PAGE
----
Meaningful Seaside Links after Session Expiry

There’s something about Seaside’s URLs that has bothered me for a long time, and I just discovered a solution. I haven’t seen anything about this anywhere else, so I figured I’d write it down in case it’s useful to anyone else.

Since your URLs are managed by your Seaside session, they all become invalid when your session times out. Leave your browser alone for a while, then return and click a link. Instead of taking you where it said it would, the link ends up taking you back to the first page of the app.

The well-known pattern for creating “bookmarkable URLs” is part of the solution here. You override #updateUrl: in your component, and then you override #initialRequest: in your root component or one of its children (i.e. something that’s visible by default). However, that only solves the problem of returning to your current page and has nothing to do with meaningful links on your current page after your session expires.

For most applications, this sort of behavior is not a big deal. Your session times out, you click something, and you’re kicked back to the “please sign in” page. Users tolerate this, because they’re used to the idea that their computer shouldn’t stay signed in forever.

But on a public area of a site, this sort of behavior really can get frustrating. I often pull up a page, get interrupted, and don’t get back to the page for several hours or days. The SqueakSource site has done this to me more than once. Browse to a SqueakSource page, go have lunch, and then come back and click a link. You get shown the homepage instead. Argh!

Thankfully, there are hooks in Seaside that make meaningful links possible. But they’re not very well known, and I can’t find any reference to them anywhere online. The methods are on WAAnchorTag, named #extraPath: and #extraParameters:. These two methods allow you to mangle the URL on the front side, just like you can with #updateUrl: on the other end.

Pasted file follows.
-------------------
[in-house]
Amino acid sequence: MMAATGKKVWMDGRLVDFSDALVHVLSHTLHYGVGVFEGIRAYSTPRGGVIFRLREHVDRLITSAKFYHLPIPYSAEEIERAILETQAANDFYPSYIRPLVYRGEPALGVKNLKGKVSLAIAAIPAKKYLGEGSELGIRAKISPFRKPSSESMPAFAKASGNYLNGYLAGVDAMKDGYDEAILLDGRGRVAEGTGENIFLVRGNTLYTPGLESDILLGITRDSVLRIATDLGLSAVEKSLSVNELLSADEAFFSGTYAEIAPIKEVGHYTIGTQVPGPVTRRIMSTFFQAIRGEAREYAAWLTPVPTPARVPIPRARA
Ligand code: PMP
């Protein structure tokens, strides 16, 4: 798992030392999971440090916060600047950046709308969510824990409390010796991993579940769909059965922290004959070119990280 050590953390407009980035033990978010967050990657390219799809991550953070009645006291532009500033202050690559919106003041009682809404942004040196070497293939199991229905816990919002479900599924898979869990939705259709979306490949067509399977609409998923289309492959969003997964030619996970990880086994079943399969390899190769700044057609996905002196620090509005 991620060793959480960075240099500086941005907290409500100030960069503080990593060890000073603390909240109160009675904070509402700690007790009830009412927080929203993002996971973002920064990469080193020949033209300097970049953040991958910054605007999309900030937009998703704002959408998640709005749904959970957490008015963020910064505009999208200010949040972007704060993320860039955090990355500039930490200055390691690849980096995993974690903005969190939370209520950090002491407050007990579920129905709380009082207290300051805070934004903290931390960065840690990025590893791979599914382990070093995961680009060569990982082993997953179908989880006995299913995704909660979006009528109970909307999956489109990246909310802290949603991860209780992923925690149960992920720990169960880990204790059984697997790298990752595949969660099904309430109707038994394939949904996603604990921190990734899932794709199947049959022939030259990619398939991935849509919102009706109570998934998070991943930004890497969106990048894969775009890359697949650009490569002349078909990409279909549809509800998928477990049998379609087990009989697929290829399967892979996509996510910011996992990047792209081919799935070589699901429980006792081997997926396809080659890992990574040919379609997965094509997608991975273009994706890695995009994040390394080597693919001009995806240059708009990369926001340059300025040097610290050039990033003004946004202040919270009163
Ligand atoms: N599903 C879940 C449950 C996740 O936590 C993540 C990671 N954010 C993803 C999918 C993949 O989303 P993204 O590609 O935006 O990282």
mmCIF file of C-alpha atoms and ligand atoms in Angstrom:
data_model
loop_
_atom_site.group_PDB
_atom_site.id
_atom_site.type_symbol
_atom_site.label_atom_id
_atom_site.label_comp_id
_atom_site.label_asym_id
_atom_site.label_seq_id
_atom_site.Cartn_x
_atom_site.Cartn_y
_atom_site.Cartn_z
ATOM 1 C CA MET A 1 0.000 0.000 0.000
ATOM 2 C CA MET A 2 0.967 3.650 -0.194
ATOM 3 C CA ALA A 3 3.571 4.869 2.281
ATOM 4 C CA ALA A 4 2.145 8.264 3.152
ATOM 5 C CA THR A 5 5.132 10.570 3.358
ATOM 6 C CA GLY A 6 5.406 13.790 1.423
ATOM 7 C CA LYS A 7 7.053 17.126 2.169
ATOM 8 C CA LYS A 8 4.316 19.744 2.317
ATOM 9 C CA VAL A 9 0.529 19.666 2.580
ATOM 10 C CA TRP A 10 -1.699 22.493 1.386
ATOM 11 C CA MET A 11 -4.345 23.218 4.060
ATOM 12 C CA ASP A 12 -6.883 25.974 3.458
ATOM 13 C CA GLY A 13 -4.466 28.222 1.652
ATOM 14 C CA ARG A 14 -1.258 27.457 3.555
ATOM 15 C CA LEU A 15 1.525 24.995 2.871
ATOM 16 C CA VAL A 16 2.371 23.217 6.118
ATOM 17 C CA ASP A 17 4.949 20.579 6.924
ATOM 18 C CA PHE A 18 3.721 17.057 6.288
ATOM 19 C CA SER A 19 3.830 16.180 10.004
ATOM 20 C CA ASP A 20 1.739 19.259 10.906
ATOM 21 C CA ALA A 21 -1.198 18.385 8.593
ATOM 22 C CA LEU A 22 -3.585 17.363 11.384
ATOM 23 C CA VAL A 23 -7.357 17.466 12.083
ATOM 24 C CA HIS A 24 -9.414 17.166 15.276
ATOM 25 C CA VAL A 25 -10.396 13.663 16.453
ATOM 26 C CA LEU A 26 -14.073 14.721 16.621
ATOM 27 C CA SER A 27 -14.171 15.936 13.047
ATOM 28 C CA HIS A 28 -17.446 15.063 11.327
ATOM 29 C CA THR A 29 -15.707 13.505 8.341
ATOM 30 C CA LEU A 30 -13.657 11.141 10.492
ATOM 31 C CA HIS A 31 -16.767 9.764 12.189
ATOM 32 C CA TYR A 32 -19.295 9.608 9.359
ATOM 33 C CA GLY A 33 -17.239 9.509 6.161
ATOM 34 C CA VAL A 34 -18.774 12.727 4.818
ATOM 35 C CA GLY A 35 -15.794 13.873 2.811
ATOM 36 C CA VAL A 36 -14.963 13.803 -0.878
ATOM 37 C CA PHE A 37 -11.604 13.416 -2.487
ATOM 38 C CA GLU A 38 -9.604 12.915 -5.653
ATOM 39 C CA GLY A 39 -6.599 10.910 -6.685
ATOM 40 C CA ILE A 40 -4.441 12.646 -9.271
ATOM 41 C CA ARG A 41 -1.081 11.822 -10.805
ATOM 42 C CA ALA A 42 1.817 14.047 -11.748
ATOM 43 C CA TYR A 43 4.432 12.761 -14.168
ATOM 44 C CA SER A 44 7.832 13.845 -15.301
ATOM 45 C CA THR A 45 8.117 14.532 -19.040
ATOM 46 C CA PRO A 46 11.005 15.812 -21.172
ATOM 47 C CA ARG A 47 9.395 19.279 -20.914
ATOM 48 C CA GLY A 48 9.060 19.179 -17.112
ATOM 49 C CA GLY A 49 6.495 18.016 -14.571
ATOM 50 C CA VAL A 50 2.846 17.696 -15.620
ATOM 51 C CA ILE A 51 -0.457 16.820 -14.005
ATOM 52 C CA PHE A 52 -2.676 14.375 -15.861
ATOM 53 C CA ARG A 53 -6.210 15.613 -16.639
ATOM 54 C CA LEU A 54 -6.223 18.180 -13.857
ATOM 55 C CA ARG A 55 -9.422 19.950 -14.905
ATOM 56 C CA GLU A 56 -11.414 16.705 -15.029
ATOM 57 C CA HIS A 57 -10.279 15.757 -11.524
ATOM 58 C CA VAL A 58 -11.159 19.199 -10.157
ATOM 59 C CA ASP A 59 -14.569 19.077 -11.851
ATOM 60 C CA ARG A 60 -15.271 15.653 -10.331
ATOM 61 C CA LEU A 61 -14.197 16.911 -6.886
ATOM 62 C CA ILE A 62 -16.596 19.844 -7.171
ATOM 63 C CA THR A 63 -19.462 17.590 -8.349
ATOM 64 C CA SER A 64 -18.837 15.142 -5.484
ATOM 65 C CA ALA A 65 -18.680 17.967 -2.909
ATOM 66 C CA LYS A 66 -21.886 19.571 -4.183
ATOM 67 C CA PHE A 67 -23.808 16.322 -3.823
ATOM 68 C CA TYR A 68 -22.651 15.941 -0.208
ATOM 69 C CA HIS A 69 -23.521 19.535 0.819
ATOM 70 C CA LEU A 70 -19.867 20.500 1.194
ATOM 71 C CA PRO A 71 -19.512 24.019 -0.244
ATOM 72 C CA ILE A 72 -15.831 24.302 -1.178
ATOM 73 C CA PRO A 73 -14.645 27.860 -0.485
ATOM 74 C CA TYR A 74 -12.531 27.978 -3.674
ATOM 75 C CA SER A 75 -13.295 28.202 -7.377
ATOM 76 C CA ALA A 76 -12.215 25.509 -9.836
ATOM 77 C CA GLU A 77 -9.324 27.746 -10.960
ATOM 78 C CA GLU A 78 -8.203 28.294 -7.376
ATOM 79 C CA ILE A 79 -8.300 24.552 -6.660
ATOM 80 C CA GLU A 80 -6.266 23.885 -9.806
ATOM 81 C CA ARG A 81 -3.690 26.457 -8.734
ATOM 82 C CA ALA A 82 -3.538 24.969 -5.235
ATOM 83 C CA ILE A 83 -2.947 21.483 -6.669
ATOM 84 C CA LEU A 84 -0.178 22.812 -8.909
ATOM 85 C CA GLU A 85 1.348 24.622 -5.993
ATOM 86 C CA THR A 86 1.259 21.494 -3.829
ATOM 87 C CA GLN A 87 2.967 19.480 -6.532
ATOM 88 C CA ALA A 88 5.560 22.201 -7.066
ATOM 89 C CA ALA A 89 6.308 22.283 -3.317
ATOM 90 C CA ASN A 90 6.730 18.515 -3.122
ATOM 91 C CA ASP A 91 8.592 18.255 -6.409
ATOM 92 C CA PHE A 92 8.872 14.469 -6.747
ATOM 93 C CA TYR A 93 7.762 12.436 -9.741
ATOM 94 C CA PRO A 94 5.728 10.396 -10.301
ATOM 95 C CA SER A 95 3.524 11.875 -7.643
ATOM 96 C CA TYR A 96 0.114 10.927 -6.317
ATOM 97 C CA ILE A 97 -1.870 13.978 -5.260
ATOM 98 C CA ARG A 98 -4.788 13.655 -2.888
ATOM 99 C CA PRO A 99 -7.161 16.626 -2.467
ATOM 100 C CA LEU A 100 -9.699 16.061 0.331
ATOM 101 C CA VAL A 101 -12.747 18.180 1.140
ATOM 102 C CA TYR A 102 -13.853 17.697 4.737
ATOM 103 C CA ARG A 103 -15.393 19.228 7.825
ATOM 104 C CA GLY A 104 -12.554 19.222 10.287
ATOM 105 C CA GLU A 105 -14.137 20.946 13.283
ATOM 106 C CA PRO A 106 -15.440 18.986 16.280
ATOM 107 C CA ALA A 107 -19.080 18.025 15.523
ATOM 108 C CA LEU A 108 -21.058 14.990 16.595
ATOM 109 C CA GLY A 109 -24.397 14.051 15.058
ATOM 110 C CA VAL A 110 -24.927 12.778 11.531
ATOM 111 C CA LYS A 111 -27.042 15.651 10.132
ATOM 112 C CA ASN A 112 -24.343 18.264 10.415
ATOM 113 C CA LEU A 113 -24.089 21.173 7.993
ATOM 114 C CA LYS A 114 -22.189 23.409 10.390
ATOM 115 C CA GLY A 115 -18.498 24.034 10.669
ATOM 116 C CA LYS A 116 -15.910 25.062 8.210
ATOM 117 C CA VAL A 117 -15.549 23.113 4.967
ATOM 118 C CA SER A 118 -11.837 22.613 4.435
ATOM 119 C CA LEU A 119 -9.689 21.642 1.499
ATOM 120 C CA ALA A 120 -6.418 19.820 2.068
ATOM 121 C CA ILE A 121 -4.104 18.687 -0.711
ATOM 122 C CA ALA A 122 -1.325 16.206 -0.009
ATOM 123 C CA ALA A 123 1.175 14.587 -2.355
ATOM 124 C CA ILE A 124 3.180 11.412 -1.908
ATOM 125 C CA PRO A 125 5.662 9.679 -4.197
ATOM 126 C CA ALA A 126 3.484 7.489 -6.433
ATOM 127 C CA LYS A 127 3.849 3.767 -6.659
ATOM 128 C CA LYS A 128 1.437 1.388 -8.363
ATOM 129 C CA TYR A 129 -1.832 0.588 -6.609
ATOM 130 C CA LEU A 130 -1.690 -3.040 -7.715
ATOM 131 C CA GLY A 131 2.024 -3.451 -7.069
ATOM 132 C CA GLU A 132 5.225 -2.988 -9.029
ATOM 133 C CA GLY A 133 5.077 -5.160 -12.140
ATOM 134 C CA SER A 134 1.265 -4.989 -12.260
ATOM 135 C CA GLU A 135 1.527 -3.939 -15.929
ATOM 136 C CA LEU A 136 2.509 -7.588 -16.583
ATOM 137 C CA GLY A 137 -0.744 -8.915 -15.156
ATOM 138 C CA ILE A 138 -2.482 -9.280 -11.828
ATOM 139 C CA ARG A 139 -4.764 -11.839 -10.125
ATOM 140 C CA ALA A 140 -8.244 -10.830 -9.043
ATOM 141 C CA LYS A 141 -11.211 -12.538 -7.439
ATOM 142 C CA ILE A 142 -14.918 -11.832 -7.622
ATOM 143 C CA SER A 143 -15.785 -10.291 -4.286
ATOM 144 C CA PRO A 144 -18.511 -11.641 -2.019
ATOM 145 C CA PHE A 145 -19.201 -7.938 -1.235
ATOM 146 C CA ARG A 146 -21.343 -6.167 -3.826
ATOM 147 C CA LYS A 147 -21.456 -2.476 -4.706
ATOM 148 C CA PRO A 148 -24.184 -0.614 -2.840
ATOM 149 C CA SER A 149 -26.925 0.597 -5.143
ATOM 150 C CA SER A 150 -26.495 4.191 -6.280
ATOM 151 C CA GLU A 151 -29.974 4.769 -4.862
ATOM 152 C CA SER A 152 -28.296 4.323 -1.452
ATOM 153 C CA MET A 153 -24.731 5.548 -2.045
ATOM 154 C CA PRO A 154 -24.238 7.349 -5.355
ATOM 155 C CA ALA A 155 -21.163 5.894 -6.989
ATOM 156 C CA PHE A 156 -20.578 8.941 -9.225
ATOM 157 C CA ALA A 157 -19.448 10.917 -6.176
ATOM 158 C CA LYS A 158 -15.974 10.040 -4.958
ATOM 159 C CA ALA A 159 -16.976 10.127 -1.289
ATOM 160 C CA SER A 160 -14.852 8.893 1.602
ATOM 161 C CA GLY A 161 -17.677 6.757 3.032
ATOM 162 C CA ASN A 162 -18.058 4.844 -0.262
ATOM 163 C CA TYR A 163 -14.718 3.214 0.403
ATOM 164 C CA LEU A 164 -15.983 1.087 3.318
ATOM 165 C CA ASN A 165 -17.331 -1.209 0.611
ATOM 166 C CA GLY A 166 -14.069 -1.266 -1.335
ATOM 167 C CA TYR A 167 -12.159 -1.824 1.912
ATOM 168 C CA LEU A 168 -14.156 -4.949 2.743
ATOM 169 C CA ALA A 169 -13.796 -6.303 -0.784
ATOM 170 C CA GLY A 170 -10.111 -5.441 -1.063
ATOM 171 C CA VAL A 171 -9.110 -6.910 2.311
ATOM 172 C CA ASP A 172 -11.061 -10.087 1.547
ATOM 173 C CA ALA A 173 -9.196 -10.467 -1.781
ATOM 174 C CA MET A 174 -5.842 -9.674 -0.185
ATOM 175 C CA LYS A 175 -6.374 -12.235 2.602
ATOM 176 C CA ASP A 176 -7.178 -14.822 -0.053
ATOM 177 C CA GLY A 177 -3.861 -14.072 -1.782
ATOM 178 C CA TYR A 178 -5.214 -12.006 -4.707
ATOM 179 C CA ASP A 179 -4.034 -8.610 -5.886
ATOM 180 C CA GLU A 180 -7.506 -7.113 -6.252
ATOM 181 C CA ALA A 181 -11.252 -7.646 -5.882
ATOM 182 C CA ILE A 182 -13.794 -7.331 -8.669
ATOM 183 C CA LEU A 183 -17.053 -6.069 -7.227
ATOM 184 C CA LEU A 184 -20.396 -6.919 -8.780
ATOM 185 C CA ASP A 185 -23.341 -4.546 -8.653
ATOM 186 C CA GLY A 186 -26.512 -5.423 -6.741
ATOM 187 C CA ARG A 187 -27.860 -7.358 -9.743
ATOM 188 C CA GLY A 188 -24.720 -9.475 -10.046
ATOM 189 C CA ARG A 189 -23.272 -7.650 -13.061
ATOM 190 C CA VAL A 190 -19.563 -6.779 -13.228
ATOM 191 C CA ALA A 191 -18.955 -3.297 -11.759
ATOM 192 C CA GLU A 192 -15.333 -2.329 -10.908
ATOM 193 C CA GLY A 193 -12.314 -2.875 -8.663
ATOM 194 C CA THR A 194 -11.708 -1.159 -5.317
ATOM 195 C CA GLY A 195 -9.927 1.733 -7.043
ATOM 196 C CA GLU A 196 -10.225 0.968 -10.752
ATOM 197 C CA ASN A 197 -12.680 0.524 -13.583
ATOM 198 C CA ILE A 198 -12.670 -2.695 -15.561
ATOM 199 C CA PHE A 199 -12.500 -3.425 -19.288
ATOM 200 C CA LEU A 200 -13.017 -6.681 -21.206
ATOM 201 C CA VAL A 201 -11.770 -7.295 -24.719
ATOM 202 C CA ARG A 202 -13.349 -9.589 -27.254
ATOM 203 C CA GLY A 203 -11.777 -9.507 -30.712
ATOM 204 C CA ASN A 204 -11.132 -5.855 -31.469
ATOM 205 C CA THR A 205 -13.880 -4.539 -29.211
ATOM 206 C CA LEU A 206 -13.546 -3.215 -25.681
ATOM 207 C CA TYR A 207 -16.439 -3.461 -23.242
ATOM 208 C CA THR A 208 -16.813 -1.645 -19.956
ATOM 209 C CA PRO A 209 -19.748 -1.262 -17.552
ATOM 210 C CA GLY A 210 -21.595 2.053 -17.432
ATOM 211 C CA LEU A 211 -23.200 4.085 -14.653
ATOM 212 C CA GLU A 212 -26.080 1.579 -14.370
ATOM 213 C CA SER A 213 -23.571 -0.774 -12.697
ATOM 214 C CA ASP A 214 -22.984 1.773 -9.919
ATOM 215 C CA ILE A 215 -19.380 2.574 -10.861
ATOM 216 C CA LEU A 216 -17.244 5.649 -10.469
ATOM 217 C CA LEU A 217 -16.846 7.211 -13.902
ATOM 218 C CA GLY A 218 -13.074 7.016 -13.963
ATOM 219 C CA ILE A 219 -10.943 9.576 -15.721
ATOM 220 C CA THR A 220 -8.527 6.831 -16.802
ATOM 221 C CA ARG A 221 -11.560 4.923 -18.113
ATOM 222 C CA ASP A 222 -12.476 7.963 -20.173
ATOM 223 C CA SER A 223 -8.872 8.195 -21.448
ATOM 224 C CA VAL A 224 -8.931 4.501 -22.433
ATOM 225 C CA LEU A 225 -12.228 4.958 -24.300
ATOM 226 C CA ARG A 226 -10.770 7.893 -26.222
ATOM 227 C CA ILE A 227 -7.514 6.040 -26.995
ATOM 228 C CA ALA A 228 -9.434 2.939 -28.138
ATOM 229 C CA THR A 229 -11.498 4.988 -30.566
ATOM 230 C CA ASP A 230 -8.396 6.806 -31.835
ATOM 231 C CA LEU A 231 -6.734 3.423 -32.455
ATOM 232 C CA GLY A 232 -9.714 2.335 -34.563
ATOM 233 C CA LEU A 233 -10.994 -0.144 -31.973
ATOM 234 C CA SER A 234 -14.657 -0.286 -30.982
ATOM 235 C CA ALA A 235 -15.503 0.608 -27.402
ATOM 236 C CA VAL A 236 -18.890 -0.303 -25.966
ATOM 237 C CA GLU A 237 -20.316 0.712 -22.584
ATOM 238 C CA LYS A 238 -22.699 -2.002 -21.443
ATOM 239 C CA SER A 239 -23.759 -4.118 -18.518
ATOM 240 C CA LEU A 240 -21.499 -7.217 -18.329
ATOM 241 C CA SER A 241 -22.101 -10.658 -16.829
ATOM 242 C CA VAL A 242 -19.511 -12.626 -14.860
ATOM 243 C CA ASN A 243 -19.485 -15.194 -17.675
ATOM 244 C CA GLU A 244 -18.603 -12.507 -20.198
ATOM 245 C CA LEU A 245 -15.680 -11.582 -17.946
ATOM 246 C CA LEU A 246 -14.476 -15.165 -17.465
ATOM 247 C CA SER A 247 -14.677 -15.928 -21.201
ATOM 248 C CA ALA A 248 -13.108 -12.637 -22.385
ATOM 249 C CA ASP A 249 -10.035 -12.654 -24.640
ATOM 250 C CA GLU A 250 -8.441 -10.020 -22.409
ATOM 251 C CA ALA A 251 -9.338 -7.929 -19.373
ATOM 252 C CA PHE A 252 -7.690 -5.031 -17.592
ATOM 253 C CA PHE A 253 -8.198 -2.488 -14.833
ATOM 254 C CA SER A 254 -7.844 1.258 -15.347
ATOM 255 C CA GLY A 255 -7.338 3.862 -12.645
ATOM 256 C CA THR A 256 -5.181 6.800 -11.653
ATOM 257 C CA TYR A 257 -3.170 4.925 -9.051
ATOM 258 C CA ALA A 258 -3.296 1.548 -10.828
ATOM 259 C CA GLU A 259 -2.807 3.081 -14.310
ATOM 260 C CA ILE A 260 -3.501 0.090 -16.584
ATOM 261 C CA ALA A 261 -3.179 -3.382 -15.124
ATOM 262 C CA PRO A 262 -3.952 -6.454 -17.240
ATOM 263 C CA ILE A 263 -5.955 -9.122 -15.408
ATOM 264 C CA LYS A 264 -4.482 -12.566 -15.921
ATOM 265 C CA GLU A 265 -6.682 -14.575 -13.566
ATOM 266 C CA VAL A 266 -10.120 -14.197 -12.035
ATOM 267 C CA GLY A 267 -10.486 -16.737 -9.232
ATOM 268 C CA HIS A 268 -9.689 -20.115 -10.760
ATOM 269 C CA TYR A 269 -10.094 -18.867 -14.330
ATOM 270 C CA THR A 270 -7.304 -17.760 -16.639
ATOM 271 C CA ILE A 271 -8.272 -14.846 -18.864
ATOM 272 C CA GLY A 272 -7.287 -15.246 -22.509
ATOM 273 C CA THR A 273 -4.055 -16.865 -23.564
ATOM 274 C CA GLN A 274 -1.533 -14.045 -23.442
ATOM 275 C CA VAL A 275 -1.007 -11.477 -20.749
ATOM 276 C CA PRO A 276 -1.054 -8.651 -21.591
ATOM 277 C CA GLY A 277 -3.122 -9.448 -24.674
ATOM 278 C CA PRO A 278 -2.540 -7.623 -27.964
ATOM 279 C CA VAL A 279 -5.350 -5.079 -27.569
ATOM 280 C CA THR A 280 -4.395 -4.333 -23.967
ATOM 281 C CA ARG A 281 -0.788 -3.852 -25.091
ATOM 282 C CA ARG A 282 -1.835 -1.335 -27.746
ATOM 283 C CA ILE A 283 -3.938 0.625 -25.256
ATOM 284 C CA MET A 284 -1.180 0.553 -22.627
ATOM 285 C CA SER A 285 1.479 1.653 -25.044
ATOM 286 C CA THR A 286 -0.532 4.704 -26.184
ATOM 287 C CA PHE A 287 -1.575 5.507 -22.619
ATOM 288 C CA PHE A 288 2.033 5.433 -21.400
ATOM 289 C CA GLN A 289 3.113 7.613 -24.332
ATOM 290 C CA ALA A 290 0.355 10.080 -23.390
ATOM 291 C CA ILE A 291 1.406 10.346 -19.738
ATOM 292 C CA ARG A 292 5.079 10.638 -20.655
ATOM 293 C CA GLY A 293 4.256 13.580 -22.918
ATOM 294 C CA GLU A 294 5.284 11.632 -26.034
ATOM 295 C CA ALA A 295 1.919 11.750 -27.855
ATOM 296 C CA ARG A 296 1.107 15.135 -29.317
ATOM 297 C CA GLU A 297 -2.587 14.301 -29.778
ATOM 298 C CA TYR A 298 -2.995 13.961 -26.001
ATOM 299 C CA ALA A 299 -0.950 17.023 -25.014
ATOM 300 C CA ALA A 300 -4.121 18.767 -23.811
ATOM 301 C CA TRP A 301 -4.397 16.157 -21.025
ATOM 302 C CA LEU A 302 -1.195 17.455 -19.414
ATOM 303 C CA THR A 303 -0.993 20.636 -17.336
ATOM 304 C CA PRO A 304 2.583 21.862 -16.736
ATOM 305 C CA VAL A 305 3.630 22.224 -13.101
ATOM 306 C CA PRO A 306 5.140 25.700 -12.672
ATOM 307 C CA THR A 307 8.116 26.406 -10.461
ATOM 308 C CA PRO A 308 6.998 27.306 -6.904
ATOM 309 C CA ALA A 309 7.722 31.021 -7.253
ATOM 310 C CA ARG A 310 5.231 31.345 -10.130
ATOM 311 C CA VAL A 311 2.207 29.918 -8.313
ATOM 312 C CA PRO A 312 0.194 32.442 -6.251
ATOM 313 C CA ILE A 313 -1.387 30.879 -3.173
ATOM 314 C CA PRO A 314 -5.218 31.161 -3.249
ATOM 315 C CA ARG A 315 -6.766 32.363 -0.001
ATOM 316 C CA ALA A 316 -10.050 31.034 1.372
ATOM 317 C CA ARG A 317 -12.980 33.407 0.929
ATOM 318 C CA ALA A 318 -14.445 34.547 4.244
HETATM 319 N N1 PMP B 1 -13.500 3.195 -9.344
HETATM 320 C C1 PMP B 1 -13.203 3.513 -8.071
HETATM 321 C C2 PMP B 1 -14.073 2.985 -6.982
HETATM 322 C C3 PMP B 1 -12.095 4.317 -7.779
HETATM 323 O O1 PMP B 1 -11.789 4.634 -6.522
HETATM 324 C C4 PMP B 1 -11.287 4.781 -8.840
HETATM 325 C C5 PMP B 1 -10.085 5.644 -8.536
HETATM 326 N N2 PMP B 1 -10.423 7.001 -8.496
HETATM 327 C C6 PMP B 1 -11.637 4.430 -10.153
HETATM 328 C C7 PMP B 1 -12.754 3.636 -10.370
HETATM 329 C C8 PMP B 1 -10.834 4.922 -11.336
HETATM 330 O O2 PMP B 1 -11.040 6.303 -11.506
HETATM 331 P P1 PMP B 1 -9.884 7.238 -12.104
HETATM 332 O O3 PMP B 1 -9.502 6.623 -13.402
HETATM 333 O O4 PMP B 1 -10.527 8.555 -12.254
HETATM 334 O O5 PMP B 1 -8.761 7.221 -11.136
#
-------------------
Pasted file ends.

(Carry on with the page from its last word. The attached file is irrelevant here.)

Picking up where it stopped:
You can use them like this:

(html anchor)
 callback: [self registerVolunteer];
 extraPath: 'volunteer';
 with: 'Become a Volunteer!'

If you’re already using the hooks for bookmarkable URLs, then it’s simply a matter of putting in the right path or parameters when you build the link.

It’s entirely possible to build meaningful URLs in Seaside. The tools are all there. And even though it seems harder than in other frameworks, it’s really not. It just feels hard, because Seaside gives you such a nice abstraction the rest of the time.

And if you’re building a content management system, you’ll likely be creating an abstraction that hides these details anyway.



Filed under Seaside

11 responses to “Meaningful Seaside Links after Session Expiry

  1. I’m glad to know that I wasn’t the only one who was frustrated whenever SqueakSource kicked me out to the main page.

  2. You know, it’s fairly simple to rig up a generic Ajax callback in your component base class that polls the server just under the timeout to prevent a session from ever expiring should someone leave the browser sitting. Just another way to avoid this problem. Nice find though.

  3. Ramon — that won’t really work, I’m afraid. One very typical case is folks shutting the lid on their macs for a few hours, and then opening them again. No AJAX while suspended I’m afraid.

  4. watt

    Well, the timeout is configured on server-side. Server should allow user’s session to linger for days or weeks, so – no timeouts.

  5. Philippe Marschall

    The problem with SqueakSource is not that we don’t know about these hooks, the problem is that it’s based on an old version of Seaside that doesn’t have them. In fact many of them were introduced as a result of SqueakSource. The reason why we aggressively time out sessions at SqueakSource is because we had several stability problems with the VM.

  6. @Brock, good point, I hadn’t considered suspend.

  7. Pingback: Seaside et REST « Talking Smalltalk

  8. Pingback: Talking Smalltalk » Blog Archive » Seaside et REST

  9. Pingback: Showing a “Session Expired” Notice in Seaside « Something to Talk About

  10. Is there an example of an application that uses all of these methods? Or an example code snippet somewhere?

  11. My friend on Orkut shared this link and I’m not dissapointed at all that I came to your blog.
    p.s. Year One is already on the Internet and you can watch it for free.

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